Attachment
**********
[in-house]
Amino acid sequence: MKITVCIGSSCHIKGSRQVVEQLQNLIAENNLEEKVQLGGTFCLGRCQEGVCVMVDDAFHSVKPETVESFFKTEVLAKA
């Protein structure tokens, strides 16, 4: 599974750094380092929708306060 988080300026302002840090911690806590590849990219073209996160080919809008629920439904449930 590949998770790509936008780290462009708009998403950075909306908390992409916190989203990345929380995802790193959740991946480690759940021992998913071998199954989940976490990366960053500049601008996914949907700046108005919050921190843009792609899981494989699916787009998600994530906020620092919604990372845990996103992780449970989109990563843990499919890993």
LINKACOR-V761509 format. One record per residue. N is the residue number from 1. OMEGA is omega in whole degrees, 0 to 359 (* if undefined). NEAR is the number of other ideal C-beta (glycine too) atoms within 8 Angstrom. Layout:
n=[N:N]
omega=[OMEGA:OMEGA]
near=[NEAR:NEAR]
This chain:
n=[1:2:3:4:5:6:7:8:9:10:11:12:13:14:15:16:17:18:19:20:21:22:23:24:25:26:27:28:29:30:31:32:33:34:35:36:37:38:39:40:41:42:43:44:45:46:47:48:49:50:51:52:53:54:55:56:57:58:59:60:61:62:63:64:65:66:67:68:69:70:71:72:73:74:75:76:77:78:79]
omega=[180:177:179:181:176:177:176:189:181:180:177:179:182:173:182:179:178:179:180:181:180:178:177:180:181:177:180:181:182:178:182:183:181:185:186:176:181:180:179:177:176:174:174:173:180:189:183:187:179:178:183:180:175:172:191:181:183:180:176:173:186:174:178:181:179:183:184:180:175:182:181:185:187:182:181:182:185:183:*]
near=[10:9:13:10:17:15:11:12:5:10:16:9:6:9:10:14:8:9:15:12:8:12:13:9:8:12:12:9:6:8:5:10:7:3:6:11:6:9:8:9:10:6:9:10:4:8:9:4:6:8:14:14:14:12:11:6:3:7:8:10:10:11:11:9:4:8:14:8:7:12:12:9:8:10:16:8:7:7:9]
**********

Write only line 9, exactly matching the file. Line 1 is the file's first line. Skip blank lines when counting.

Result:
n=[1:2:3:4:5:6:7:8:9:10:11:12:13:14:15:16:17:18:19:20:21:22:23:24:25:26:27:28:29:30:31:32:33:34:35:36:37:38:39:40:41:42:43:44:45:46:47:48:49:50:51:52:53:54:55:56:57:58:59:60:61:62:63:64:65:66:67:68:69:70:71:72:73:74:75:76:77:78:79]